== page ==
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The First 100 Years

St. Paul African Methodist Episcopal Church begin in 1923 when the then bishop of the First Episcopal District appointed the Rev. Hughes to officially establish and organize a mission church in Rockville Centre area. In 1929, St. Paul was officially admitted into the New York Conference as a station church as the members sacrificed to secure a parcel of land to establish a building. Land was purchased on the corner of Randall Avenue and Randall Court in Rockville Centre. During its formative years, the church grew in members and built a house of worship.


In the 1960’s an Urban Renewal Project uprooted the black community in Rockville Centre and the church leadership was informed by the Rockville Centre Housing Authority that the church edifice would be demolished and the land would be purchased by the RVCHA. It was under the leadership of Rev. Isaac Smalls, Sr., that the congregation sought the Lord in prayer for guidance and fundraising efforts began toward securing a new church building. Unfortunately, after several months of waiting to hear from village officials, the membership was informed that there would be no available land to purchase. Subsequently, St. Paul leadership made an offer when a nearby Lutheran Church went up for sale, but the sale was withdrawn when it was discovered that St. Paul was a “Colored Church”.


In 1971, the Rev. Paul Q. Baker was assigned as pastor and upon his arrival the impact of the urban renewal became a harsh reality as he had served two Sundays in the old edifice, after which the congregation watched as the church was flattened by a bulldozer. Now officially without a church home, St. Paul began to worship at the newly built Martin Luther King (MLK) Center, where they would stay for the next decade.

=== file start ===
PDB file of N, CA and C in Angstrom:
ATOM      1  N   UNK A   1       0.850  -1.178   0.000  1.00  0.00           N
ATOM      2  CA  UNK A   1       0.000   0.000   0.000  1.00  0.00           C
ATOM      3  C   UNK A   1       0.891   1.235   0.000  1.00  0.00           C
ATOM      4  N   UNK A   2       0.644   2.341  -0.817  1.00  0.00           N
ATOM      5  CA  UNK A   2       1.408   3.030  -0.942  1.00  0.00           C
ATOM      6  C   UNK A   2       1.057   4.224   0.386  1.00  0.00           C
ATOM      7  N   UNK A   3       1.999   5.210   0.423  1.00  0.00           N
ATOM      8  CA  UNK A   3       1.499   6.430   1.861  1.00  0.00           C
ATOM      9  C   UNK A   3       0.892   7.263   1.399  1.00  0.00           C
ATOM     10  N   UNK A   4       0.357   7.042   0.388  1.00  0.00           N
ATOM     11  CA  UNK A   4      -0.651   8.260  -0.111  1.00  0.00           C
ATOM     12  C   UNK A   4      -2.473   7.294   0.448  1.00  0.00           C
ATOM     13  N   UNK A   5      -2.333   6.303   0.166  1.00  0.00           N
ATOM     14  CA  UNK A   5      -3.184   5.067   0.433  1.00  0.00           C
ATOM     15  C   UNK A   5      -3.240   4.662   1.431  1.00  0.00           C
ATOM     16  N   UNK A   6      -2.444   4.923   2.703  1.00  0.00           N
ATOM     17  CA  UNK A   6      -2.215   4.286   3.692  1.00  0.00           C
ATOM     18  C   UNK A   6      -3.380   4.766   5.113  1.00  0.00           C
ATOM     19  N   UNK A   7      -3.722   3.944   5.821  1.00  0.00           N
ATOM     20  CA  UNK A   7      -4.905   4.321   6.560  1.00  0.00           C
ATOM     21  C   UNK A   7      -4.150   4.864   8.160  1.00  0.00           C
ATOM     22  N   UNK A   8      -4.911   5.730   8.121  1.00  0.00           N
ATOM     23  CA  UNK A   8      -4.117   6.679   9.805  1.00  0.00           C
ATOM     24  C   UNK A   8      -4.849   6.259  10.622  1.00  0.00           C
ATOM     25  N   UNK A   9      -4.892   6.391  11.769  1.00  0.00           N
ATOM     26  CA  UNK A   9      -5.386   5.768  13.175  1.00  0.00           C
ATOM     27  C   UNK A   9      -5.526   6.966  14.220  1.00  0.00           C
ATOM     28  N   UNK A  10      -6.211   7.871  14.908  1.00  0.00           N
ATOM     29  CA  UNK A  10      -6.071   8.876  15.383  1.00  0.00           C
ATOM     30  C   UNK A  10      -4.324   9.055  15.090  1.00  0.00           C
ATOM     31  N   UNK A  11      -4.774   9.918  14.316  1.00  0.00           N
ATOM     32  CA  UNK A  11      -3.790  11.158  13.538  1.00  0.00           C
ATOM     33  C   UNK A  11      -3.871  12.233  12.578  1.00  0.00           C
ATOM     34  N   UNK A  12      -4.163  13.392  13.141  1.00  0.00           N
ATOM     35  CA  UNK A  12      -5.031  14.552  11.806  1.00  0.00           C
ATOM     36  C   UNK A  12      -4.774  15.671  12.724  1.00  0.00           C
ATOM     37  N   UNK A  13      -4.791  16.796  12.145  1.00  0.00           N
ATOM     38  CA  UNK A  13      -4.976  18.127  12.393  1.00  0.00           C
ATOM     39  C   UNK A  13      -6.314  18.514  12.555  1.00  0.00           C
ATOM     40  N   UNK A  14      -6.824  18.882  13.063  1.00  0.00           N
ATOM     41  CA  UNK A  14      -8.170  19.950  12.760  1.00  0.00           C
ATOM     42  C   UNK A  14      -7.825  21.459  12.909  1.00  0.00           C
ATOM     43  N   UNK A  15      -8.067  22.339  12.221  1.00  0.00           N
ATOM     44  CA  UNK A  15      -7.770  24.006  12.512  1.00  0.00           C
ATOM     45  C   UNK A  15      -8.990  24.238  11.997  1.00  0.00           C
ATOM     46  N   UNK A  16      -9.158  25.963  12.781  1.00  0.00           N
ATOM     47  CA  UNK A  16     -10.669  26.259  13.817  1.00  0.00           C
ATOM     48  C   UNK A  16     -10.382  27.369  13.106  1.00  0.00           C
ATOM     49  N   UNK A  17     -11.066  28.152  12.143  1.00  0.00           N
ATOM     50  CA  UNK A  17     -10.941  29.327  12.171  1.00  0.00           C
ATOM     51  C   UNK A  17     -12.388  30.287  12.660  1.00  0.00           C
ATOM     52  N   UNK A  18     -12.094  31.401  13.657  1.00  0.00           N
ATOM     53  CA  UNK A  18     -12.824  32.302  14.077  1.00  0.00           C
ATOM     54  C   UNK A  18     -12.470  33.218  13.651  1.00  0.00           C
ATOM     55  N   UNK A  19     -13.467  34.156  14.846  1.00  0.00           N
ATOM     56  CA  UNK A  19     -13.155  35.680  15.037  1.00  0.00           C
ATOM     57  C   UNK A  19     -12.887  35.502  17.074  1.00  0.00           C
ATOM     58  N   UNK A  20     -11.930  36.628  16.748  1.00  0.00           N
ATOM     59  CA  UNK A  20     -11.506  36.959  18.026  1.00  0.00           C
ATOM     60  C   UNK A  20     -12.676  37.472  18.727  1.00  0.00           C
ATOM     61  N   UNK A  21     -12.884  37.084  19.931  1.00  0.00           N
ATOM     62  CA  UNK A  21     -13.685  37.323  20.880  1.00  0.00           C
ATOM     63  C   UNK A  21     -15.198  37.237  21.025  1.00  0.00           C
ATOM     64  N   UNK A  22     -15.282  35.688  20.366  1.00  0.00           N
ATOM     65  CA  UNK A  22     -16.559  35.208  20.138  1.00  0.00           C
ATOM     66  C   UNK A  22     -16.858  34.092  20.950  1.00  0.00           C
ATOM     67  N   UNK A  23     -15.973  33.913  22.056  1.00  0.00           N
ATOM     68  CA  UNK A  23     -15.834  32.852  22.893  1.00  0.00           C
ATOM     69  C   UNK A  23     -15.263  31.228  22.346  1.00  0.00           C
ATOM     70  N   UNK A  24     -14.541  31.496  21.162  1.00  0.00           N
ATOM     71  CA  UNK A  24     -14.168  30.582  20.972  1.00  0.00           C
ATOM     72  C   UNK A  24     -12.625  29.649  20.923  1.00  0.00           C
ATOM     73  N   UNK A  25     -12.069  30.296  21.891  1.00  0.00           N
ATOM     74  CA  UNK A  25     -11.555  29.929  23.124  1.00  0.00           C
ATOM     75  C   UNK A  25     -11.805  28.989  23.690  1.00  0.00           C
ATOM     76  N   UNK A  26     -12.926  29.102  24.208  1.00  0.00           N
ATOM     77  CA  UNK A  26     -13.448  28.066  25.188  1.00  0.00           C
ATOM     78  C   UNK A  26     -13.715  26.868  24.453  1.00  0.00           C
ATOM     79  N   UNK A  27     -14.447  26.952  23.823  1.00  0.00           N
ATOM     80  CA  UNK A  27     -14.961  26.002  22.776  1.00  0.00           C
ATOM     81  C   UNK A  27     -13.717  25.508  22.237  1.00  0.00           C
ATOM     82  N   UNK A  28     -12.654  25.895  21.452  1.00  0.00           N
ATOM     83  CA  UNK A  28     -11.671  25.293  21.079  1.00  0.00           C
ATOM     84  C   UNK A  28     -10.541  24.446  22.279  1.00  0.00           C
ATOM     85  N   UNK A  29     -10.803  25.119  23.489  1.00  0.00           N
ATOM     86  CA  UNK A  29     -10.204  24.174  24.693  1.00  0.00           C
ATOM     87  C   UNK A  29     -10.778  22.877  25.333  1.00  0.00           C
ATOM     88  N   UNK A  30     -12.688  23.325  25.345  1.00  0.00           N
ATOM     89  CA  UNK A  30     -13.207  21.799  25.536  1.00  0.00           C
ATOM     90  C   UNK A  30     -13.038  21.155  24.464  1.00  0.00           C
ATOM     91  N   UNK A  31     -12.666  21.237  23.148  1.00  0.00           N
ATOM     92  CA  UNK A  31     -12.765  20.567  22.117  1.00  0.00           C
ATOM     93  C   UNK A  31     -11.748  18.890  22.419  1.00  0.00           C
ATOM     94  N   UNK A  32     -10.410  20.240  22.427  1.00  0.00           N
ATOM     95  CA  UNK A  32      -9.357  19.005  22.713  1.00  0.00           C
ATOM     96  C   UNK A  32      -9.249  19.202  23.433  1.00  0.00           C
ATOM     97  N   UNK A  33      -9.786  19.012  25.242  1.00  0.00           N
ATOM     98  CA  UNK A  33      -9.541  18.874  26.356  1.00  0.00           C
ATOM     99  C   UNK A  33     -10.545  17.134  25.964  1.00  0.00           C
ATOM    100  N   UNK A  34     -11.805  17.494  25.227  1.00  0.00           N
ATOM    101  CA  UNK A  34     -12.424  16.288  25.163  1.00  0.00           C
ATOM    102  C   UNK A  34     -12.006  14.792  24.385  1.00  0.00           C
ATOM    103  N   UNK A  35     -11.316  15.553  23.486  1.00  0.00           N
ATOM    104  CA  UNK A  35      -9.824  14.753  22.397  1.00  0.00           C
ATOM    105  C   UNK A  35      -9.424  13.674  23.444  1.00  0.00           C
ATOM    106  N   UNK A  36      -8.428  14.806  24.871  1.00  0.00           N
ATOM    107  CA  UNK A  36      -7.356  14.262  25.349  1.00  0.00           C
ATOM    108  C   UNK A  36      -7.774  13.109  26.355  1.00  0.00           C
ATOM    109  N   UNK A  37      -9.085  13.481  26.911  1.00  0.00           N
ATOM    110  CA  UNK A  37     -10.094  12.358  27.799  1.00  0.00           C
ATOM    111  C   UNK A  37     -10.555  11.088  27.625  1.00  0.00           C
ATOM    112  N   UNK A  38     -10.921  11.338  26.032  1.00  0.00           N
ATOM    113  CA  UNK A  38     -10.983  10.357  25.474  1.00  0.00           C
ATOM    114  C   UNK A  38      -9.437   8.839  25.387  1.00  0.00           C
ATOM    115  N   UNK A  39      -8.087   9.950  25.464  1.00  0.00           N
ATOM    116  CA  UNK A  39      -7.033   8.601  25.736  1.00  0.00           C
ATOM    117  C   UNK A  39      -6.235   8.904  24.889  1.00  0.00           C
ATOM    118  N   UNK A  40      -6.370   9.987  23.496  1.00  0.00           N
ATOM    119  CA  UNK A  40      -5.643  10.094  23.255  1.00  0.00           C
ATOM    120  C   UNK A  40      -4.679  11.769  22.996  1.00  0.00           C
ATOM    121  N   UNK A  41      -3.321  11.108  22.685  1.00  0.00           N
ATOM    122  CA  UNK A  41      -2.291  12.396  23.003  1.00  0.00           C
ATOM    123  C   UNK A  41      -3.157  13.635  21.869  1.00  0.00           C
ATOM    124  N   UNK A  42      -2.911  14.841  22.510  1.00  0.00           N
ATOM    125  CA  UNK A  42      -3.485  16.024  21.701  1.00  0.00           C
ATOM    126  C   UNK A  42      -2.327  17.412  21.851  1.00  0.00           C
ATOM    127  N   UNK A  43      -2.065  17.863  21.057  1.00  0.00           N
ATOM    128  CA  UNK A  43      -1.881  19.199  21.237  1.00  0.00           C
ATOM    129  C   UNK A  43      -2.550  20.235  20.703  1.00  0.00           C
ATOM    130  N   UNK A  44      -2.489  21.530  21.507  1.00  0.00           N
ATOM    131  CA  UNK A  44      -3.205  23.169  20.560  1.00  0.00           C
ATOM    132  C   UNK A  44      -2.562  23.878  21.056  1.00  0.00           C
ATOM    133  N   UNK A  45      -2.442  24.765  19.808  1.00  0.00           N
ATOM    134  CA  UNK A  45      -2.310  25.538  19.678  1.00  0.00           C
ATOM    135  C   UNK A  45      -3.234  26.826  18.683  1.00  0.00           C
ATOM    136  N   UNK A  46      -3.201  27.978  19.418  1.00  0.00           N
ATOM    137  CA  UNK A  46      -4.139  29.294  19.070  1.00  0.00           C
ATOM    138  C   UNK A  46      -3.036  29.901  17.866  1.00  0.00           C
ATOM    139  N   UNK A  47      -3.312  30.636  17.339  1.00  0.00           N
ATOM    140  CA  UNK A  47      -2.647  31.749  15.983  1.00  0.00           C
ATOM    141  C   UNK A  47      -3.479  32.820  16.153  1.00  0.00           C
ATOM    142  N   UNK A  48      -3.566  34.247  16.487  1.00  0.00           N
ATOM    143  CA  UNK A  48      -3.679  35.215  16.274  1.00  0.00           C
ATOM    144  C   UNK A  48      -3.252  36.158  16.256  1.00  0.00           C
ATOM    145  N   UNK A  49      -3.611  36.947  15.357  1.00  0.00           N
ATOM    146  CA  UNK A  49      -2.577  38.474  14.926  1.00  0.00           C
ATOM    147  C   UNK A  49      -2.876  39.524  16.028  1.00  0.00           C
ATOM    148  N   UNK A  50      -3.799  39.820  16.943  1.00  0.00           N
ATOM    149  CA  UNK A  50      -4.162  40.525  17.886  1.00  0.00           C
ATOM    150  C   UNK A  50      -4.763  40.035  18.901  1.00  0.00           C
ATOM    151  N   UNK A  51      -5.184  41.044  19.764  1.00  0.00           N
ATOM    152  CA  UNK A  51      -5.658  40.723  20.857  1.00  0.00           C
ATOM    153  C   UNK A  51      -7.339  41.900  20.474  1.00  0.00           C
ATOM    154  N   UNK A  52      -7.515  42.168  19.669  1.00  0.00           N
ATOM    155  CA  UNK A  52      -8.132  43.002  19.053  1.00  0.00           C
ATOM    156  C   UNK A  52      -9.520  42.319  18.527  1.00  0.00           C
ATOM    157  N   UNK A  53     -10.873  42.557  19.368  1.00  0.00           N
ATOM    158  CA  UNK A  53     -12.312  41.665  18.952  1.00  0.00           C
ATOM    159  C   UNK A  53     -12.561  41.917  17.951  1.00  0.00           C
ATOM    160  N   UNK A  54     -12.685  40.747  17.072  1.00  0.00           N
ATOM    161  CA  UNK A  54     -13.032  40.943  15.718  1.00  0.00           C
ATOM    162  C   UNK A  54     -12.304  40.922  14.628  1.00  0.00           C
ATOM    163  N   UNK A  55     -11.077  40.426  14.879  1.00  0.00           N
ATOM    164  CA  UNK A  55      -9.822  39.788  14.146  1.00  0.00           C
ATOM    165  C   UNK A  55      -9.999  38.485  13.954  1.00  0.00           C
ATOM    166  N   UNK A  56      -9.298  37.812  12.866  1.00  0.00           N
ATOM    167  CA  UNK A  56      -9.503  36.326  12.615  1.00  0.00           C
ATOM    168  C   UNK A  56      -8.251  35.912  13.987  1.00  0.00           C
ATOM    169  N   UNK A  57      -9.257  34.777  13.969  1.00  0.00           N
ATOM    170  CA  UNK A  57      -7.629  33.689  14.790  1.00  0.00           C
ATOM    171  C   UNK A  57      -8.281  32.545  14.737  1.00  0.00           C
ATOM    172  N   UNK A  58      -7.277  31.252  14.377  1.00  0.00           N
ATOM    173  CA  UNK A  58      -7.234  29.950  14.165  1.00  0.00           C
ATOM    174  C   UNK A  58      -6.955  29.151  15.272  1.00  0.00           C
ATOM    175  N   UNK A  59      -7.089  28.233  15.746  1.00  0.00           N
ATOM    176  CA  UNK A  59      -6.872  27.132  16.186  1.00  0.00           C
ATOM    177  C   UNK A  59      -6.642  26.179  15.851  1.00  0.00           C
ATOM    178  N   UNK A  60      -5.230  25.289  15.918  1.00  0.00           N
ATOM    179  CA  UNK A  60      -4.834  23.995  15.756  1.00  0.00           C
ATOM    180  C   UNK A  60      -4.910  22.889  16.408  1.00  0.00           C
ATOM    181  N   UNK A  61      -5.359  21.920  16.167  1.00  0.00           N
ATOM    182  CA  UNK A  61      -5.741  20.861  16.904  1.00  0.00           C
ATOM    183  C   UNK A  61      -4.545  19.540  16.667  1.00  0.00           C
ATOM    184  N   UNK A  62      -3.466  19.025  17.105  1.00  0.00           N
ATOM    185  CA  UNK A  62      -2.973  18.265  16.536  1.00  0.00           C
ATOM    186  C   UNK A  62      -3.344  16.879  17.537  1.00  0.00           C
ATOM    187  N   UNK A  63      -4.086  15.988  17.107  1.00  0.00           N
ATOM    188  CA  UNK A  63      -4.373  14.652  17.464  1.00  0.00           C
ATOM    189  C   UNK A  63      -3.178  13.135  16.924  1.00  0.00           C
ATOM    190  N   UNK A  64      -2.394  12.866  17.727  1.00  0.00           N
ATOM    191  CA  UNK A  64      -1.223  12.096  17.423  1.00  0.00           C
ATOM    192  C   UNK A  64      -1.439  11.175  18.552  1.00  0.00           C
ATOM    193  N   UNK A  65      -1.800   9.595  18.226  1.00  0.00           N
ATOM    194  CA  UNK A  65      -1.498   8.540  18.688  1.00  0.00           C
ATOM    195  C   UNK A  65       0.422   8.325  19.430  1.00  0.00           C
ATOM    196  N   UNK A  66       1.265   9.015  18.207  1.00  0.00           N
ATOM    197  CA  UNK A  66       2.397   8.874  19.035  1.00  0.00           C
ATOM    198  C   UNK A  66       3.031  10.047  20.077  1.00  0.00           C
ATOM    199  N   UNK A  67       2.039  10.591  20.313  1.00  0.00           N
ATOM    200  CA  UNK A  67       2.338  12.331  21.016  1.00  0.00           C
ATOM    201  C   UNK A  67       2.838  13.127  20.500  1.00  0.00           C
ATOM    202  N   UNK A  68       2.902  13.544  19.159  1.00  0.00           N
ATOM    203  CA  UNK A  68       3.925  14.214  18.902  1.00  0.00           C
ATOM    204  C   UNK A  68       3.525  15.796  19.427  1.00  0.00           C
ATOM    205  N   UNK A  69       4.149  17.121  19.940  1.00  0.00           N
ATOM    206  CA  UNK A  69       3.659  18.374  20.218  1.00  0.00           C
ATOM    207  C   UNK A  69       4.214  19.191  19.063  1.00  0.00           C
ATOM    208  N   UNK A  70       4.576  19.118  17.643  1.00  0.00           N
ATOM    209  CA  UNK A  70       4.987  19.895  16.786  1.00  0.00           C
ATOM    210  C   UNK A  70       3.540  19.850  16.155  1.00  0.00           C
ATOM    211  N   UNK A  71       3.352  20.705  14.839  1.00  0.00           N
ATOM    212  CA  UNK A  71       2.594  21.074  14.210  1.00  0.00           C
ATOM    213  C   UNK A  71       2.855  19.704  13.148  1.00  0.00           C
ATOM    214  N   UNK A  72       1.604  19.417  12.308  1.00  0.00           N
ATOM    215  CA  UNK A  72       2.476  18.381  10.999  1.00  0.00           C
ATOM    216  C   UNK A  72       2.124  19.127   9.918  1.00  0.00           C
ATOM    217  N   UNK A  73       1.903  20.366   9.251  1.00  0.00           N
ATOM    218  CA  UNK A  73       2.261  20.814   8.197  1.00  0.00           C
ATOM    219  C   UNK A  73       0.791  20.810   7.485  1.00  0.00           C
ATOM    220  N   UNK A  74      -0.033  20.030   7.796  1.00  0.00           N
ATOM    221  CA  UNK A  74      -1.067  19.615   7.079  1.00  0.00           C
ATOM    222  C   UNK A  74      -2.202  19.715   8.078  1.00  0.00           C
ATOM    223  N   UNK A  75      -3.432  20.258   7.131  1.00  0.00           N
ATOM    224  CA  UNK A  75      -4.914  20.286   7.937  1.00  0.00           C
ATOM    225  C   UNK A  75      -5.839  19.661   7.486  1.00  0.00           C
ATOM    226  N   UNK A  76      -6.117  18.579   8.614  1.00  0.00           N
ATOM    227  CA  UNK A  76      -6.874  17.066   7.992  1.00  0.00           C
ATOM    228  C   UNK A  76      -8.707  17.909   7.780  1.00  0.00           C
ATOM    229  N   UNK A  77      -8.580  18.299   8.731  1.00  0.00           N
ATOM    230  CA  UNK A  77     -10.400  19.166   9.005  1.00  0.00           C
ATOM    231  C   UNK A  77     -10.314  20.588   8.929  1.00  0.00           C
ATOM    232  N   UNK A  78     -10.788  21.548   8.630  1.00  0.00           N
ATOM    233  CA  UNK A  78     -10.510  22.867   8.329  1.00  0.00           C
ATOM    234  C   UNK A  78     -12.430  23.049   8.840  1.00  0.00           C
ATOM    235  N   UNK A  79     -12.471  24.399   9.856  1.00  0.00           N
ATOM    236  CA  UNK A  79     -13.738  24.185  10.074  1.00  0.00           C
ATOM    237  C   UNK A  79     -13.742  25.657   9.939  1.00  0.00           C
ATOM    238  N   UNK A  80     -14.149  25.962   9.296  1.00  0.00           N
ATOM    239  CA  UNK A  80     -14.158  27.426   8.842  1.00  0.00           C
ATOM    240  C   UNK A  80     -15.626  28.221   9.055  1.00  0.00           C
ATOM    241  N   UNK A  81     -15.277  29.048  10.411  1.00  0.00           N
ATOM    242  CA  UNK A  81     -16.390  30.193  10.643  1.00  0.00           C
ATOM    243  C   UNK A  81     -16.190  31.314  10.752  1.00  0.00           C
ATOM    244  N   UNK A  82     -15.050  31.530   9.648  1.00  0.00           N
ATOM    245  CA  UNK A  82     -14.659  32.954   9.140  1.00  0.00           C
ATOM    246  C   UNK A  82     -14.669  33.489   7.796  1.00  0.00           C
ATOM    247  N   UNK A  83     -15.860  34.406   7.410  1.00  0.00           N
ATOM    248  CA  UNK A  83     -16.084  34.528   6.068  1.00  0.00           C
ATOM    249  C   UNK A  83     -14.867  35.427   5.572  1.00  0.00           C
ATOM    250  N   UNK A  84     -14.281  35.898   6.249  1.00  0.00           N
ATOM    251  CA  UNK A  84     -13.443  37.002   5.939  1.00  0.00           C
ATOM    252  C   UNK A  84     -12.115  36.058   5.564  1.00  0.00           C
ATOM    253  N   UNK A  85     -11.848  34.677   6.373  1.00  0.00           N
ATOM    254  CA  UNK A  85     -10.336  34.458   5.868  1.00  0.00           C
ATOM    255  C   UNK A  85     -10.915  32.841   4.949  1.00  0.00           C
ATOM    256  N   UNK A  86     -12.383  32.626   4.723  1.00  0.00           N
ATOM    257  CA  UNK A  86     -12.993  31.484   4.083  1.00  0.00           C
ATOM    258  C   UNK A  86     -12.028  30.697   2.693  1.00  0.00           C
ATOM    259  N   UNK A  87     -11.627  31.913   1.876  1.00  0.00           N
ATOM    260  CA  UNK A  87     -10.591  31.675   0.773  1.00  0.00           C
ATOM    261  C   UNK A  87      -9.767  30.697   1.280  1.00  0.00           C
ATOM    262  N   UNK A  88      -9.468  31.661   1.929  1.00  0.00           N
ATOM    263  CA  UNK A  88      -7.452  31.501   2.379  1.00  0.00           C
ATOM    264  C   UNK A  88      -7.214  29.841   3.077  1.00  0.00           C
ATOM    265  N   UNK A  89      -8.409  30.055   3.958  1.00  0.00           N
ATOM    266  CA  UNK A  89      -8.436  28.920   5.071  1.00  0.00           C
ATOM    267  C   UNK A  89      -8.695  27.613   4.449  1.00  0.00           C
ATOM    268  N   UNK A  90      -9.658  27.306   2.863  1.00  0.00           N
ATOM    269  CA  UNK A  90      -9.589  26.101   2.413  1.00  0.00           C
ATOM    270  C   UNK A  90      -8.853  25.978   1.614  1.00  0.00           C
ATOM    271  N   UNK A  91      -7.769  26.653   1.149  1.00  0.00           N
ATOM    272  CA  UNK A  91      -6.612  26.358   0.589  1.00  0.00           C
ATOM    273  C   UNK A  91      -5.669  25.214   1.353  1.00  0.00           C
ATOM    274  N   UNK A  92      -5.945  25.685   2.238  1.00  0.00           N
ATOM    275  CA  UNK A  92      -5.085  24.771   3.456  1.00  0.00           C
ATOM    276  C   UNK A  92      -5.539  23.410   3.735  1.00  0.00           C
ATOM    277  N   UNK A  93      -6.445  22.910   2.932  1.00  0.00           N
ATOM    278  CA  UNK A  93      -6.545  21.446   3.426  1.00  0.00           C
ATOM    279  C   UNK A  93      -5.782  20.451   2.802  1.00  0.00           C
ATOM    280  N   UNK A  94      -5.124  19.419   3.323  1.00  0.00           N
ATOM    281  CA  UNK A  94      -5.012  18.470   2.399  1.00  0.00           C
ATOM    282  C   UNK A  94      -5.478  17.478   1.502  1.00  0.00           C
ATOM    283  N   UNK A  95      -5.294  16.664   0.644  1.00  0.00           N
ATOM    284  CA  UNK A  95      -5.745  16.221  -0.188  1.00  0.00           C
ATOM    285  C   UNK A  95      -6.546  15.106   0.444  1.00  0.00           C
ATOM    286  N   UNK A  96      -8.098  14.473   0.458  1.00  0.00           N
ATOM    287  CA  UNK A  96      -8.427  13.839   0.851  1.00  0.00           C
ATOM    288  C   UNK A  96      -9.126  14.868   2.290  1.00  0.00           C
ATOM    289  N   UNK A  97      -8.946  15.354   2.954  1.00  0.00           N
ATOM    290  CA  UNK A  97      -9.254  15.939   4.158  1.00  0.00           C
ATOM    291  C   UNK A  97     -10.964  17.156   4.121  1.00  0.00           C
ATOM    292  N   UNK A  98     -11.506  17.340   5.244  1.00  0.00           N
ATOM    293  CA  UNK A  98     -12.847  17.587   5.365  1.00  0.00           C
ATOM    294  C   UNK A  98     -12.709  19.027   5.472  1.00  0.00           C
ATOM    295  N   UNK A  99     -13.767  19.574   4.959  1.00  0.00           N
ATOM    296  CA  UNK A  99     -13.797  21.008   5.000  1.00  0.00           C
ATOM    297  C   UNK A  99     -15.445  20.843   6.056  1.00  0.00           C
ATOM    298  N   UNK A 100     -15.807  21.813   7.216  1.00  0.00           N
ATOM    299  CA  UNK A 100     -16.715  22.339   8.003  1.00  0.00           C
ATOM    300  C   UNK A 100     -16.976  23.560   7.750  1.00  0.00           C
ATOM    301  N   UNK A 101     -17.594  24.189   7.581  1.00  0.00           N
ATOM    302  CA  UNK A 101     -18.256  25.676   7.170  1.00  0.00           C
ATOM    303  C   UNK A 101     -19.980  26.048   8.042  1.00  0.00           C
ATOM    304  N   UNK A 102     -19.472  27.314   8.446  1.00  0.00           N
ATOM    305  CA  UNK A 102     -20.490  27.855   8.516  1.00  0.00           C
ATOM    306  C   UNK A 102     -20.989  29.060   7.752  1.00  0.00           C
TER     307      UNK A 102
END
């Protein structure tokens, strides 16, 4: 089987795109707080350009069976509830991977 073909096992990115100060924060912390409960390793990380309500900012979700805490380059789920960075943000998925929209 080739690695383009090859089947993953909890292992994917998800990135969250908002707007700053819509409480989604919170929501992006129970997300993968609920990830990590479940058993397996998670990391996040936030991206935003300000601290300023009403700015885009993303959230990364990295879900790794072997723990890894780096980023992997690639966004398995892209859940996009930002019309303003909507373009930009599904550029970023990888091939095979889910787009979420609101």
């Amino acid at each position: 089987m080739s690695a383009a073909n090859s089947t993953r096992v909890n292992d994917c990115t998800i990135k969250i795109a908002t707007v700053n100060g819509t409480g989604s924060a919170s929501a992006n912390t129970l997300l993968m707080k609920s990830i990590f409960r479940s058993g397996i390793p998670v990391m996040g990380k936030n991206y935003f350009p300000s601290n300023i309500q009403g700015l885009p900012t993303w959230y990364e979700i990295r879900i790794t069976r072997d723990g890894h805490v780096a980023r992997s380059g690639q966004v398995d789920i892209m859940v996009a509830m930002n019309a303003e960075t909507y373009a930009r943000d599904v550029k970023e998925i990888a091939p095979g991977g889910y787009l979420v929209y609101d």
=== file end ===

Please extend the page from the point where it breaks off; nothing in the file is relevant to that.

Under Rev. Smalls, Sr., guided by Mr. George L. Marks. Esq. of Freeport, the church purchased a parcel of land on the corner of Pershing and Langdon Boulevards in Lakeview and began construction of a new church edifice. After a number of years worshipping in the basement of our present-day building, the congregation under the leadership of the Rev. Clarence B. Johns, welcomed Bishop Frank Curtis Cummings and Presiding Elder, Rev. William H. Muldrow, to celebrate the dedication of the completed worship facility on September 27, 1986. On October 1, 1988, the congregation paid off their mortgage and celebrated with a mortgage burning service.


In 1995, the Rev. Kim L. Singletary was appointed as the first woman to pastor St. Paul and numerous new ministries were formed. Under the leadership of the Rev. Troy I. Thomas and his wife, Rev. Maxine, “the dynamic duo”, the Women’s Prayer Breakfast was initiated.


In 2001, Rev. Elliot J. Hobbs was appointed as pastor and the church began to grow by leaps and bonds. During his tenure ministries were formed, the music ministry released its debut cd and the church embarked on a building expansion project, that has become known as the Elliot J. Hobbs Family Life Centre. Sadly, after a battle with an illness, Rev. Hobbs transitioned in November 2012, before ground was broken.


Rev. Eleanor Dixson-Hobbs, succeeded her husband as our next spiritual leader. Under Pastor Eleanor leadership, the Acts of Kindness Ministry was created and, while her husband served as pastor the Women’s Prayer Breakfast was rebrand the Sister-to-Sister Prayer breakfast, and during her pastoral ministry grew to over 300 women in attendance. We continued to build the Educational Enrichment Ministry, and Hope & Healing Services encouraged the church’s faith and belief in Gods miraculous healing power.


On September 9th, 2018, Bishop Gregory G.M. Ingram appointed the Rev. Tristan J. Salley, Sr., to serve as the 24th pastor of our church. Since his appointment the church has continued to rebound, growing in membership, finances and spiritual as we continue to embrace the vision of “Touching Lives, Impacting Generations and Empowering Communities” and committed to the completion of the Family Life Centre.


In March 2020, due to the coronavirus pandemic, St. Paul shifted from in-person gatherings to virtual worship. During this extended absent from our physical campus, Rev. Salley, lead the church in a $250,000 dollar capital renovation project to include, the purchase of state-of-the-art audio/visual equipment, music equipment updates, a renovation of the sanctuary, fellowship hall, and offices spaces, and the creation of dedicated food pantry.


On Sunday, September 5, 2021, after 539 days, we made our triumphant re-entry into the sanctuary for our first in-person worship gathering and celebrated all that God had brought us through.



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